During the third week and final week of the program, our class had many class activities to accomplish before the trips end, so we decided to stay in Dunedin for most of this week. Even though we were living in the city of Dunedin, we rarely got a chance to see the city due to so much work and travel. In result, during the last week we got to genuinely enjoy the city we were staying in. Dunedin, New Zealand is primarily a college city that was the first ever city in the country of New Zealand. Dunedin consists of a wonderful city life, fabulous museums, and a beautiful pacific coast. One thing that amazed me about the University of Otago was the historic infrastructure throughout the university. I felt like I was studying at Hogwarts when walking through the middle of the campus. While the final week of the trip was a week to remember, the entire month of the trip was indescribable. Overall, the words cannot describe the sights that I saw, the people I met, or the information I learned, but I hope this post provided a little bit of justice to such an awesome experience. New Zealand is one of the most amazing places this world has to offer, and I highly recommend for anybody with a desire to travel to go to this astonishing area of the world.
When I was planning for my trip, I saw that every packing list, blog, and guidebook said to bring hiking boots when traveling to Ireland. I, like many of the others on my program, wondered whether these would really be necessary if we were not planning to be hyper-athletic. As a fairly cautious person, I decided to go ahead and get some good ones. So here I am now to give you a definitive answer on whether or not you need hiking boots and for what reasons.
Do I need hiking shoes?
YES. You probably expected this. But I want you to understand that I am generally a fairly frugal person, and there are things that those books will tell you to bring that are thoroughly unnecessary. These are not some of those things. My roommate brought fairly good shoes, and the sheer amount of walking and the terrain we covered resulted in the image you see below. She exercises regularly and did absolutely nothing wrong. Ireland is simply that brutal.
I admit, I am not an athlete. At home, I drive/ am driven most places and consider a two mile walk to be a bit much. I knew coming in that I would probably need to get more accustomed to walking while abroad, but I don’t think I truly understood just what all that entailed. My experiences are not universal, but I’ve seen some amazing places, and they would have been impossible without good shoes.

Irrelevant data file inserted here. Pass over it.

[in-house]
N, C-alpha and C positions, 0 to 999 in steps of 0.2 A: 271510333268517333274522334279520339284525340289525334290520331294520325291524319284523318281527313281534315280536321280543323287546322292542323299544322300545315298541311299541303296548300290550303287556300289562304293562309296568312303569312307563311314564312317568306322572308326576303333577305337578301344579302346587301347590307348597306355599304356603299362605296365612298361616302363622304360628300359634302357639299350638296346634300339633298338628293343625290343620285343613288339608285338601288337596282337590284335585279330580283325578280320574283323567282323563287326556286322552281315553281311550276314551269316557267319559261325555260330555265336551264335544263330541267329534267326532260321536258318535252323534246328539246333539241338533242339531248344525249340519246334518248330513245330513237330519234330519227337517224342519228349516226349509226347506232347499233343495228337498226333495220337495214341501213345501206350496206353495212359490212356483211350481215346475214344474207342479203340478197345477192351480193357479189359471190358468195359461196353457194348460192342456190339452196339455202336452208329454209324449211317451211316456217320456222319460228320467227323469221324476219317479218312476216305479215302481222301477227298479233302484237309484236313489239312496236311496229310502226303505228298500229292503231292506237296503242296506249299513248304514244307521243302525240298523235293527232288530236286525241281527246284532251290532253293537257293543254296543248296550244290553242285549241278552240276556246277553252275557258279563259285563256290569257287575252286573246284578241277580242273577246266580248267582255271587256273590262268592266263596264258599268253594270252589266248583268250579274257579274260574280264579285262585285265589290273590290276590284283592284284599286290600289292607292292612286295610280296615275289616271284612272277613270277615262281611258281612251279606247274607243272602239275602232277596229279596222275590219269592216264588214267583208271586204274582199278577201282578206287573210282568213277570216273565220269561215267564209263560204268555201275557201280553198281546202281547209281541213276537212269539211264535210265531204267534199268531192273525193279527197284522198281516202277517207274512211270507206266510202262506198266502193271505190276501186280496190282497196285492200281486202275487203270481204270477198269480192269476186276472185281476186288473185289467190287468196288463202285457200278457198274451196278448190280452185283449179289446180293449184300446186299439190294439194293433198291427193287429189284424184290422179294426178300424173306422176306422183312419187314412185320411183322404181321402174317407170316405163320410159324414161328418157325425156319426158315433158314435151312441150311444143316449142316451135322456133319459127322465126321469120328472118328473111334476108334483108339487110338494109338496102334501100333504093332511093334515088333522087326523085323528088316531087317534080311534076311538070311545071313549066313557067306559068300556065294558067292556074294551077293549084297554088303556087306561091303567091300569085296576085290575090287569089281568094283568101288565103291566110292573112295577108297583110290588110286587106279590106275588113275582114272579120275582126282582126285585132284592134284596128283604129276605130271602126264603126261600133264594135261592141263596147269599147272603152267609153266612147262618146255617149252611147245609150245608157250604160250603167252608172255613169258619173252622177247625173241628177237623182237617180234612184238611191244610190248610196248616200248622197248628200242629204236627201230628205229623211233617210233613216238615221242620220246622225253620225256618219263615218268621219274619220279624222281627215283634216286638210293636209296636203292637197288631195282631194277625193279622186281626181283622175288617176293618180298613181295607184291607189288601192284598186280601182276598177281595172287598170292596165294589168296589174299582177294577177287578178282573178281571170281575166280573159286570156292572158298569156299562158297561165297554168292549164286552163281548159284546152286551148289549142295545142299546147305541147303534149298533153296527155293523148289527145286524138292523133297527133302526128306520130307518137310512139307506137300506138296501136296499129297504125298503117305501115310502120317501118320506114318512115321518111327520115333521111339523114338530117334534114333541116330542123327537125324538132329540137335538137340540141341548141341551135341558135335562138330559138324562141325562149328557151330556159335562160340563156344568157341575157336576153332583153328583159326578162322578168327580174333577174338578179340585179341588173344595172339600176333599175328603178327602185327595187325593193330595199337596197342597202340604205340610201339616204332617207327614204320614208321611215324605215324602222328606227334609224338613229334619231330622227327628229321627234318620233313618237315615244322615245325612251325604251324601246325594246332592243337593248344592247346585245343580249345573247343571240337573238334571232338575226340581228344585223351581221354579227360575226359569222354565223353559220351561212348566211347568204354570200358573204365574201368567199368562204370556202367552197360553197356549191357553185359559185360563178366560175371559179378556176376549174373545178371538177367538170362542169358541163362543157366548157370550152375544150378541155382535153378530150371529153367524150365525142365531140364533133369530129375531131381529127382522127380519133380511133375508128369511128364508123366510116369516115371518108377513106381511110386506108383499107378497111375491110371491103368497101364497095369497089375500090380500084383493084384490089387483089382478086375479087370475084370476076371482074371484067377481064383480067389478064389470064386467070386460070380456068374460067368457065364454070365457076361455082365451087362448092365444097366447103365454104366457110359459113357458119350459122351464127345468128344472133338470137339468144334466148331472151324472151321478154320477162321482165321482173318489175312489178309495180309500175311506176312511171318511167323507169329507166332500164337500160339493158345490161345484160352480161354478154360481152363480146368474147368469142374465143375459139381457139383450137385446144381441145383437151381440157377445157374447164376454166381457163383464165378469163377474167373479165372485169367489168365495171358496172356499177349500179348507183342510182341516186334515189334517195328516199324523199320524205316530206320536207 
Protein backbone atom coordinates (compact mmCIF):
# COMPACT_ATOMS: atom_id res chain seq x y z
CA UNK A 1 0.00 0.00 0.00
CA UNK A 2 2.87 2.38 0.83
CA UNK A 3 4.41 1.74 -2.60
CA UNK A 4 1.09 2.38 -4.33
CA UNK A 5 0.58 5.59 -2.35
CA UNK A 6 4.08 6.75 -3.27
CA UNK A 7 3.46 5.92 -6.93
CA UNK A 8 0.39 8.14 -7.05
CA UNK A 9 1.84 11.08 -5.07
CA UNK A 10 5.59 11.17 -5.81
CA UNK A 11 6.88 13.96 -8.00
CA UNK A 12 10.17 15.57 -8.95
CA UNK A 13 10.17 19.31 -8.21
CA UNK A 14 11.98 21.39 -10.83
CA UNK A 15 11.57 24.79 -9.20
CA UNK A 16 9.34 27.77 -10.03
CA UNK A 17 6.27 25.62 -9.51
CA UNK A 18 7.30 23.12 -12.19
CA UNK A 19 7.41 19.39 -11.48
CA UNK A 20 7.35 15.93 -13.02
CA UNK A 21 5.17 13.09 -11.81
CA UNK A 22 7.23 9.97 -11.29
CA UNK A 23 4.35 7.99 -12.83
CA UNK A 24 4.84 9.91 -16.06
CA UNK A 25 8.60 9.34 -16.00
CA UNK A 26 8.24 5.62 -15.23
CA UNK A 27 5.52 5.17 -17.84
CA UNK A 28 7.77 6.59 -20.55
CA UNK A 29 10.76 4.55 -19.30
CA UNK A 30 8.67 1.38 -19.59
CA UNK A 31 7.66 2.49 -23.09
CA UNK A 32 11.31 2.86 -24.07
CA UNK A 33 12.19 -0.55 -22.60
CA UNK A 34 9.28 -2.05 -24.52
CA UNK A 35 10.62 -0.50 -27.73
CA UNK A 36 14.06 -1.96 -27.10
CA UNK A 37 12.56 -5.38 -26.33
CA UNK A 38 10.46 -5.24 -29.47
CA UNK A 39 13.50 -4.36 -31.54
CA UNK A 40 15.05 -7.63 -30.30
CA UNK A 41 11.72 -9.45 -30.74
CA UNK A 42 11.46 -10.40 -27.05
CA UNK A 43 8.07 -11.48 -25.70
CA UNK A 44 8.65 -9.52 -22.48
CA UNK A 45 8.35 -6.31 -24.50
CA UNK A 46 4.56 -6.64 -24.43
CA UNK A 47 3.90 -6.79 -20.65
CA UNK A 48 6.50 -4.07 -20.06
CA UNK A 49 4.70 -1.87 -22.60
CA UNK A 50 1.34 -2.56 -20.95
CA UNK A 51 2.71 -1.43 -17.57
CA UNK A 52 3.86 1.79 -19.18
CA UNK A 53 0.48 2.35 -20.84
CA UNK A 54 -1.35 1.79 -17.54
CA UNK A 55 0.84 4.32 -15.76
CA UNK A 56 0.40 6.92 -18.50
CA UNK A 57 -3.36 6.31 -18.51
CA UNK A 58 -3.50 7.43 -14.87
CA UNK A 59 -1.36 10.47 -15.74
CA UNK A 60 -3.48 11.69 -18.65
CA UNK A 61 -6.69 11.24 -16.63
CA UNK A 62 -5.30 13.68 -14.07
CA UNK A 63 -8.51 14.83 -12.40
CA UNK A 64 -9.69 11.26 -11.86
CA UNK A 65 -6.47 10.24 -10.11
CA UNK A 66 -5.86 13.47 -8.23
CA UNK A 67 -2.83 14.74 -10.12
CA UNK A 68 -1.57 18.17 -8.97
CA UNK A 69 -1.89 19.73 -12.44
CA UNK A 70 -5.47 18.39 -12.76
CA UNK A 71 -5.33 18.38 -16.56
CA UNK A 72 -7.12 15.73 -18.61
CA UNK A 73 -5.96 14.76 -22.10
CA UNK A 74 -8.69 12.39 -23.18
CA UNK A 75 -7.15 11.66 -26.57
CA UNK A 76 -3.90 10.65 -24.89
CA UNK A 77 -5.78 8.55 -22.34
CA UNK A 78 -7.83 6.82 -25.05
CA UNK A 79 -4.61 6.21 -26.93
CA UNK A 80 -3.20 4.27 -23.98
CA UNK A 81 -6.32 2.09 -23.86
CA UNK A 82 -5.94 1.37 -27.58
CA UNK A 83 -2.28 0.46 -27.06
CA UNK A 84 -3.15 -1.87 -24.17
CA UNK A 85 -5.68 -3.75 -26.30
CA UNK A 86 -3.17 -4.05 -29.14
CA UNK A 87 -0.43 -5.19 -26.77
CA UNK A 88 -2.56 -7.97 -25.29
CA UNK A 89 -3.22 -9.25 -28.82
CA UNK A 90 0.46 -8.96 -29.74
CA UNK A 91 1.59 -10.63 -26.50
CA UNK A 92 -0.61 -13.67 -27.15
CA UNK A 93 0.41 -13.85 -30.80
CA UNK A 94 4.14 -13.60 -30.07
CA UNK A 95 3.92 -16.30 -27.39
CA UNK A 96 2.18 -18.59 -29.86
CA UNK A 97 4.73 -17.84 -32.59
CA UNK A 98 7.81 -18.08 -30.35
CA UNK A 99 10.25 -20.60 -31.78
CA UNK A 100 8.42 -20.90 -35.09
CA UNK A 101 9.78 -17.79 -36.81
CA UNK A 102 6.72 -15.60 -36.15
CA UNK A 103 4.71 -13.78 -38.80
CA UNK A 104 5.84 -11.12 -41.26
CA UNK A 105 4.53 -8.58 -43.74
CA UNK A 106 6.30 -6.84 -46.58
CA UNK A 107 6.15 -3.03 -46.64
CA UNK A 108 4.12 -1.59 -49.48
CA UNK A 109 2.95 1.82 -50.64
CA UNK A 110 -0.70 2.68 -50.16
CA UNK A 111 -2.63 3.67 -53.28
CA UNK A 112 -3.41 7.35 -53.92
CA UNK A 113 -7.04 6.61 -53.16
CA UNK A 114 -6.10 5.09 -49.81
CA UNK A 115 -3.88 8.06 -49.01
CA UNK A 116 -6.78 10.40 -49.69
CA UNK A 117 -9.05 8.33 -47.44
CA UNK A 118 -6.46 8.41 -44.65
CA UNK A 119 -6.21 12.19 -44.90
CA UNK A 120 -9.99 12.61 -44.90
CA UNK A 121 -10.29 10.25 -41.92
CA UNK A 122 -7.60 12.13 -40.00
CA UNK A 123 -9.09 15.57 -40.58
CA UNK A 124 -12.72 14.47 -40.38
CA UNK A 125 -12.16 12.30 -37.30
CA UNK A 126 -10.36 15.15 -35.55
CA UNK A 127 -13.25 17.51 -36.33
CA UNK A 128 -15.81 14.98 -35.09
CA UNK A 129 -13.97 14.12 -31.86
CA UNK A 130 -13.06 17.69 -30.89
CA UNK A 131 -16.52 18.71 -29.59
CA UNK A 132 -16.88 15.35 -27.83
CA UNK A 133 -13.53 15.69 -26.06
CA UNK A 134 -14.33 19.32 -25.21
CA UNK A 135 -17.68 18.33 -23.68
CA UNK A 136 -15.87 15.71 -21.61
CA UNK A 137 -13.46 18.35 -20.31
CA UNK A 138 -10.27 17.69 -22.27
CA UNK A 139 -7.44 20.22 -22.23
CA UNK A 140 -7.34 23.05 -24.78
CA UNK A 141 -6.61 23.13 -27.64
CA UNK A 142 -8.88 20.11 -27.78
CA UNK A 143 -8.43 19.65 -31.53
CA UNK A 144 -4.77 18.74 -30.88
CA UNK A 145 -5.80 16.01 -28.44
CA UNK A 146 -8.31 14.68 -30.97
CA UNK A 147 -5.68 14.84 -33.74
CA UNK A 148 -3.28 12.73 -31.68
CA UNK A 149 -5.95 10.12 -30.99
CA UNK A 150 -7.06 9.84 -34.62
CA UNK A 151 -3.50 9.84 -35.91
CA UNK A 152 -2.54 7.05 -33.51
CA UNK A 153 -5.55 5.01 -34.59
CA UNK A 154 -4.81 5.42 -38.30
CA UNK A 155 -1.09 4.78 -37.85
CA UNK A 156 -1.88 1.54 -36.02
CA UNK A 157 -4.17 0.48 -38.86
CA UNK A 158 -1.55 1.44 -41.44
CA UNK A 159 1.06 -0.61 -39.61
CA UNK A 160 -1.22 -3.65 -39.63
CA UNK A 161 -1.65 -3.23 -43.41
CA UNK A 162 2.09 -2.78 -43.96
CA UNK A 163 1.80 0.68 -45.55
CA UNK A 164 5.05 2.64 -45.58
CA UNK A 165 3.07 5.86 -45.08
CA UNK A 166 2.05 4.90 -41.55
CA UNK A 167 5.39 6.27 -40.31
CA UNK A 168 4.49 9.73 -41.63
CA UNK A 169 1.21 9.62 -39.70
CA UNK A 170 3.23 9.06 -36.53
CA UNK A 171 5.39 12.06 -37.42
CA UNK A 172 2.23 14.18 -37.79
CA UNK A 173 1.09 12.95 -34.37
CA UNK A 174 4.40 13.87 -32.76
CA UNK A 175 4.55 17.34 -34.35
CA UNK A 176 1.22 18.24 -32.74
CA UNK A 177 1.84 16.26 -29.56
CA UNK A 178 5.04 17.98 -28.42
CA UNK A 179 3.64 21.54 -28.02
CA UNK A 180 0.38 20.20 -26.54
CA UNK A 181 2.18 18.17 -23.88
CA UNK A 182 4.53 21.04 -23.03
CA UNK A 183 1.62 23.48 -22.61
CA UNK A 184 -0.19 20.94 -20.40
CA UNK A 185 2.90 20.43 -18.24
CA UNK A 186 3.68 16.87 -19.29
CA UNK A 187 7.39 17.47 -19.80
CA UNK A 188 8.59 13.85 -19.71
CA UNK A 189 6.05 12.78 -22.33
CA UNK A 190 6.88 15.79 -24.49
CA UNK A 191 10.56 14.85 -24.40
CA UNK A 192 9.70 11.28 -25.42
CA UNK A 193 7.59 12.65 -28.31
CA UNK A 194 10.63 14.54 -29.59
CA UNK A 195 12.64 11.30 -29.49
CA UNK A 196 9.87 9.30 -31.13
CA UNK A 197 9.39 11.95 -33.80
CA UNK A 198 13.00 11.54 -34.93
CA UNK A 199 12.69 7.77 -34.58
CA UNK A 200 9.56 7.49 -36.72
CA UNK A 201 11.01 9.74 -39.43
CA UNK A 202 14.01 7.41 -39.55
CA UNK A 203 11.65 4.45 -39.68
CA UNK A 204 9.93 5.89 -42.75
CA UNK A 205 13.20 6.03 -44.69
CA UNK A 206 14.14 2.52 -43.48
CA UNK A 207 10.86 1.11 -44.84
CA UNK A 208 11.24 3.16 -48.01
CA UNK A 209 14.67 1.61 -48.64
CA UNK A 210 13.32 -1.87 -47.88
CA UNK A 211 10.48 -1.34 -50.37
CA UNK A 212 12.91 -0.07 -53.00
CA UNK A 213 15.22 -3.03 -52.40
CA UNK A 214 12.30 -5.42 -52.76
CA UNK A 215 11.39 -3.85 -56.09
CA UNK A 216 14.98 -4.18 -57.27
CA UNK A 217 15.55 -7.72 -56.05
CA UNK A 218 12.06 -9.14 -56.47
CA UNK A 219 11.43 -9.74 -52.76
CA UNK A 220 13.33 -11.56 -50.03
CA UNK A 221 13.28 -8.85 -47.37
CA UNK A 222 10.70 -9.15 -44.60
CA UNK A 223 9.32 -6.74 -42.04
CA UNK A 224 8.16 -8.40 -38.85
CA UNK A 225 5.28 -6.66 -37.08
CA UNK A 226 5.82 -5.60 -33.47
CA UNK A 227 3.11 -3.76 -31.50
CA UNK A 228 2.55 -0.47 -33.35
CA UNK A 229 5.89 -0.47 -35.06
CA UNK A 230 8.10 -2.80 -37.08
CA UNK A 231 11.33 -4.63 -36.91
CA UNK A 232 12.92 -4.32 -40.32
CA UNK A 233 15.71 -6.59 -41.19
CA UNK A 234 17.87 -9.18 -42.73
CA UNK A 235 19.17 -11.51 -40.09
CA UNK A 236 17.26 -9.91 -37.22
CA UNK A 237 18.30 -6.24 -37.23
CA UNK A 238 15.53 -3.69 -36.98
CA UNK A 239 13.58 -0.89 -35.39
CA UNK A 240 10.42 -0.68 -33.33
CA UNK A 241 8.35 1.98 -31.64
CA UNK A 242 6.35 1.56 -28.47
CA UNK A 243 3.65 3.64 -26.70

Okay, but where will I really need them?
Everywhere. Okay, not everywhere. But most cool places. I would suggest that you wear them on any treks in Dublin that will be longer than three miles, on any mountain hikes (the most obvious uses), at any castles you will be exploring, at all cliffs, in the woods, and in the hills. So, basically anywhere that isn’t on a campus or in the city.
In my first week in Ireland, I averaged five and a half to six miles each day on cobbled streets, at best. Following that, weekends were long, walking around four and a half miles each Friday and Monday up steep mountains. Yesterday, we had a special weekend trip that took us both up and down mountains and around part of the coast of Inishboffin, a beautiful island on the western coast of Ireland. It was one of the best days I’ve had so far in my trip, but I spent a lot of the time thinking about my feet, shoes, and where to step to not kill myself for the six miles that we walked. Consistently, the travel in Ireland is beautiful, but rough. There are rarely real paths, and even if you are lucky enough to find a day that it isn’t raining, you will probably still walk through several rivers. All of this adds up to my supreme love for my good hiking shoes.
Climbing uphill in Connemara
The stairs in Yeats Tower
The poop-covered path at Inishboffin
Hip-high grasses in the Burren
Large rabbit holes on Inishboffin
Forests at the Burren
Rocks move. Mud will make you slip. Rabbit holes will show up where you do not expect them to. The ground will be covered in sheep poop. You do not want to have to stare at the ground with every step you take while you are in the midst of what I consider to be the most beautiful landscapes in existence. Ireland is a rugged beauty, but that ruggedness will take you out if you are not careful, so I beg you to do yourselves a favor.
Bring good shoes so that you can see all of the beauty that is Ireland.